Mound Cemetery in Piketon, Ohio. Photo by Mike Luoma.

Ancient Mounds Among More Modern Dead

Settlers Turned Burial Mounds Into Their Own Cemetery In Piketon, Ohio

Mike Luoma
3 min readOct 5, 2021

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As we enjoy the spooky season, a look at one of my eerier Mound visits this year — to the Mounds of Mound Cemetery in Piketon, Ohio, near the Scioto River.

Entrance to Mound Cemetery in Piketon, Ohio. Photo by Mike Luoma.

There’s not much I can tell you about the earthworks. Little is known of the provenance of these Piketon Mounds — they haven’t seen any formal study. They are assumed to be ancient Adena constructs, and likely Burial Mounds. Later Hopewell involvement is suggested by some sources.

They are impressive in their own way. Mysterious. Somber.

Walking in past the gates, the Mounds are to your right, in Mound Cemetery in Piketon, Ohio. Photo by Mike Luoma.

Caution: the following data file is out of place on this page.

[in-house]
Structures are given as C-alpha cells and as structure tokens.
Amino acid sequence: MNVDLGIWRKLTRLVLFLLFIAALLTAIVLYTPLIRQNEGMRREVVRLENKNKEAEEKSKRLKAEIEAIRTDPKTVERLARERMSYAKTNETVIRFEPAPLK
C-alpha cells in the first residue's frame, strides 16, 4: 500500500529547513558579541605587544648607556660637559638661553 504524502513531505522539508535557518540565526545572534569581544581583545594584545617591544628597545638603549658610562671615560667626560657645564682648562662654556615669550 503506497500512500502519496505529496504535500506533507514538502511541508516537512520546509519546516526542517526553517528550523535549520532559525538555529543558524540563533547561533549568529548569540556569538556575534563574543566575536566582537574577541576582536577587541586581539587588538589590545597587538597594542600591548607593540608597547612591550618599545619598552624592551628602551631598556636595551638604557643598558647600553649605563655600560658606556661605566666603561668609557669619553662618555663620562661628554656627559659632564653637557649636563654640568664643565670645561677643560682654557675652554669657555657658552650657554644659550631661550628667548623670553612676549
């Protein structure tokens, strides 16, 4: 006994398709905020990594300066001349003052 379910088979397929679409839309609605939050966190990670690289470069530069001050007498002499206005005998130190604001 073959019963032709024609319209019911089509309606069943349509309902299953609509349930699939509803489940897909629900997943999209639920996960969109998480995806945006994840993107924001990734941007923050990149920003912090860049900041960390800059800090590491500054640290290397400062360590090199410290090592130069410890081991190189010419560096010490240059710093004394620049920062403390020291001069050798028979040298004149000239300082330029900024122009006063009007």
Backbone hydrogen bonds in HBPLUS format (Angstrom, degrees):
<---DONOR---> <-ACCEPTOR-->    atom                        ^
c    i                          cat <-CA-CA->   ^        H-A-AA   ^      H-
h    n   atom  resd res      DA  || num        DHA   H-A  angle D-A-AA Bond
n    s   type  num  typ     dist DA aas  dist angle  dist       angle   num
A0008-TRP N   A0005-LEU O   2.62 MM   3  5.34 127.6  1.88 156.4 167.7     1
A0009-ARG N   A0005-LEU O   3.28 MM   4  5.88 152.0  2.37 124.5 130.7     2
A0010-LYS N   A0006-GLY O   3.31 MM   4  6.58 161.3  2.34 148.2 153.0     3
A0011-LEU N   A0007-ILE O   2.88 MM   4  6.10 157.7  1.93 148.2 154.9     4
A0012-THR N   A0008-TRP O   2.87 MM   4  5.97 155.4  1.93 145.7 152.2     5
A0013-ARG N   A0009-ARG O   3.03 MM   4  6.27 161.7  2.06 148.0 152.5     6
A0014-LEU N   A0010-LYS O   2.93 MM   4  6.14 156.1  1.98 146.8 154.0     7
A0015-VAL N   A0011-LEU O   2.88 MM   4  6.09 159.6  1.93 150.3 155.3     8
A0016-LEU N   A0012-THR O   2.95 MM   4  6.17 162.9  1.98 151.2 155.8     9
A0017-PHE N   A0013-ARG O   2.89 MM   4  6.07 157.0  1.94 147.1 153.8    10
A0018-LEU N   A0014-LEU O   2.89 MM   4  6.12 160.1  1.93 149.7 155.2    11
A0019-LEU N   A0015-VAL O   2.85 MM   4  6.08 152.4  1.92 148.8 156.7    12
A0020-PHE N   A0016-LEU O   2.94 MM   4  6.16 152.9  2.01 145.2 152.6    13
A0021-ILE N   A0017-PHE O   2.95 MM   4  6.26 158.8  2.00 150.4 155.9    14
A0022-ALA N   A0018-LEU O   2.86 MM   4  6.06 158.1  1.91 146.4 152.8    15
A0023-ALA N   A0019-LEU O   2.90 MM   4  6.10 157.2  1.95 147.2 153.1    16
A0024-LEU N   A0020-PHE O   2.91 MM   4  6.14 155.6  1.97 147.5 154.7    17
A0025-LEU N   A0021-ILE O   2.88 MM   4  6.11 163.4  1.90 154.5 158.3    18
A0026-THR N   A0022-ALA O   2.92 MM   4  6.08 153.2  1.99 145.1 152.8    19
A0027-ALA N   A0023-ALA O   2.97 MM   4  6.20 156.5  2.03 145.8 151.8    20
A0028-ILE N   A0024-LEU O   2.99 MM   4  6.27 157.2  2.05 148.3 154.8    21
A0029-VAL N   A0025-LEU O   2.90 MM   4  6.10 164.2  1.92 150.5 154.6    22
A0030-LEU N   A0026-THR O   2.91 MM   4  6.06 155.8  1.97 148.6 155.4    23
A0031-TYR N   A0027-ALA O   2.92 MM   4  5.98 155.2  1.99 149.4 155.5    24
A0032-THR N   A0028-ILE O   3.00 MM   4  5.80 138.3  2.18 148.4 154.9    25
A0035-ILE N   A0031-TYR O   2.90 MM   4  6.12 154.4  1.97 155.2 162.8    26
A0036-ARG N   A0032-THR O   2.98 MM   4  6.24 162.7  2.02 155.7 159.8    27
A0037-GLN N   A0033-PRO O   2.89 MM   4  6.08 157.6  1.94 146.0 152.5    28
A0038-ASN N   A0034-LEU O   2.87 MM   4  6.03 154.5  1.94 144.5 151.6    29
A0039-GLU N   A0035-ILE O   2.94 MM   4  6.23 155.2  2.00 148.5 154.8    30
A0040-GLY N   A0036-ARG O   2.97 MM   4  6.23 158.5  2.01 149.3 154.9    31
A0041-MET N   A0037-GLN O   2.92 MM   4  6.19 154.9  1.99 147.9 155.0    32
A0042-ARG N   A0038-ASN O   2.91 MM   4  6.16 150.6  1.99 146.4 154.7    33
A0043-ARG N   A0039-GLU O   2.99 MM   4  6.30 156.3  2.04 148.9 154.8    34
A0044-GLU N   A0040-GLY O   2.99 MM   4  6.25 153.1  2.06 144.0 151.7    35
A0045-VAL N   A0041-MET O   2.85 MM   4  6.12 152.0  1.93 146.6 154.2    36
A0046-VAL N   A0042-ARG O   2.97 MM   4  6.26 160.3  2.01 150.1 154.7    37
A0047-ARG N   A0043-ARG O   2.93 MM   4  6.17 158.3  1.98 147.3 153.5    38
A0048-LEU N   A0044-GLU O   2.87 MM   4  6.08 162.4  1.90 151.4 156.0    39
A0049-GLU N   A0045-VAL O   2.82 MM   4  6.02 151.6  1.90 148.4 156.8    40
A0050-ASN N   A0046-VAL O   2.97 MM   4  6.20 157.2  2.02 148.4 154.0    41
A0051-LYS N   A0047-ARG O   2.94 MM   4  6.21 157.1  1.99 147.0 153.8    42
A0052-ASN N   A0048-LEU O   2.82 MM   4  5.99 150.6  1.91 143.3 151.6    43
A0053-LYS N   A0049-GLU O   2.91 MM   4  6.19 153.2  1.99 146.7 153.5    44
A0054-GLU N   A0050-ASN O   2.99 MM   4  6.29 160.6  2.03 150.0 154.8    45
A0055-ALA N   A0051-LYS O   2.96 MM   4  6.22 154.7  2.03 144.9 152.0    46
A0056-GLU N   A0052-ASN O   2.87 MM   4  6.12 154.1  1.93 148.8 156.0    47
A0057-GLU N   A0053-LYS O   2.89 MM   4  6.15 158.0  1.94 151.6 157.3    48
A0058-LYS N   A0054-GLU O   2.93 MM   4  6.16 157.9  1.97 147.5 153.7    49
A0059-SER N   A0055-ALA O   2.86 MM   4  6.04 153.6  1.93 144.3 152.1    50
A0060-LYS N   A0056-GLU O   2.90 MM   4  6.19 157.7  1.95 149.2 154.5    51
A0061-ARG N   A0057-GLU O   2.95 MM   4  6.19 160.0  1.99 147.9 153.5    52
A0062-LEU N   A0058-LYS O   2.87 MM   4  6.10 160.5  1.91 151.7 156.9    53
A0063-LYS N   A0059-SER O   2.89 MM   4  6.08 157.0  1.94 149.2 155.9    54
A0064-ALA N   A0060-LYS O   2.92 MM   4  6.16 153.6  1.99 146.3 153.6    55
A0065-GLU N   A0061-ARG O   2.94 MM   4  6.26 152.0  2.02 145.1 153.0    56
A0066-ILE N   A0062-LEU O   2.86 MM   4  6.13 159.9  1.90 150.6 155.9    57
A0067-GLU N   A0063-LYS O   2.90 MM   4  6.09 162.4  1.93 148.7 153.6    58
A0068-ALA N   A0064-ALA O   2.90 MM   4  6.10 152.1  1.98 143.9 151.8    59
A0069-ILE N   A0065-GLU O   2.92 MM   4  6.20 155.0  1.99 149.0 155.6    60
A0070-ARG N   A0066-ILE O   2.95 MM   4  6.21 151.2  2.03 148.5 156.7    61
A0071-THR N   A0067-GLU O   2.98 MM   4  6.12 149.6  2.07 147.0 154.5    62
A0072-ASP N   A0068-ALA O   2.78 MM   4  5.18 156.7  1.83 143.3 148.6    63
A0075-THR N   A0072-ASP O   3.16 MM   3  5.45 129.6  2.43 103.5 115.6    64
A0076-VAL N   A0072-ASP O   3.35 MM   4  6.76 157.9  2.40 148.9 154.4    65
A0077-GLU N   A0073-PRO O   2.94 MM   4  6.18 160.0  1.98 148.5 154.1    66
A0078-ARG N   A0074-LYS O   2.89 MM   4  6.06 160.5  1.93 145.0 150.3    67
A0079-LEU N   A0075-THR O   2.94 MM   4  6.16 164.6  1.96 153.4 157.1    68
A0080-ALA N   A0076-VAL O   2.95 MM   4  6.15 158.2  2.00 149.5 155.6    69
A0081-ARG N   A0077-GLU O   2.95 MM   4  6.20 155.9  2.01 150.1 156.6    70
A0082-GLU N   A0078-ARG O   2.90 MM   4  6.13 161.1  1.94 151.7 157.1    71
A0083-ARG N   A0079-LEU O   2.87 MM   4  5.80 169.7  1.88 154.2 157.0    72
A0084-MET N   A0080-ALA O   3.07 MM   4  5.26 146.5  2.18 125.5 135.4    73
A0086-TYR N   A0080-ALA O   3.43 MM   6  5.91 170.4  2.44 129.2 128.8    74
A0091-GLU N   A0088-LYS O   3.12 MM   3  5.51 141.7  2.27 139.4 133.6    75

Ephraim George Squier and Edwin Hamilton Davis, noted 19th century surveyors of the Mounds of Ohio and other Midwestern states for the Smithsonian, don’t say much about these mounds here in Piketon in their landmark work Ancient Monuments of the Mississippi Valley.

The “Graded Way” from Ephraim George Squier’s and Edwin Hamilton Davis’ Ancient Monuments of the Mississippi Valley. Public Domain.

Squier and Davis instead focus on a curious-sounding “Graded Way” once nearby. Their illustration shows an embanked ramp dug into the hill leading down towards the river, easing the incline of the slope, a feature obliterated by gravel extraction and highway and housing development long ago.

Protected by the cemetery, these four ancient Mounds outlasted the other, seemingly more eye-catching earthworks.

The 25-foot Mound at Mound Cemetery in Piketon, Ohio. Photo by Mike Luoma.

The tallest of these Conical Mounds remaining is 25 feet high. A possible raised earthen platform seems to connect them.

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Mike Luoma

Author, Podcaster, Radio Host & Music Director, Explorer, Researcher, Science Fiction & Comic Book Creator. From Vermont.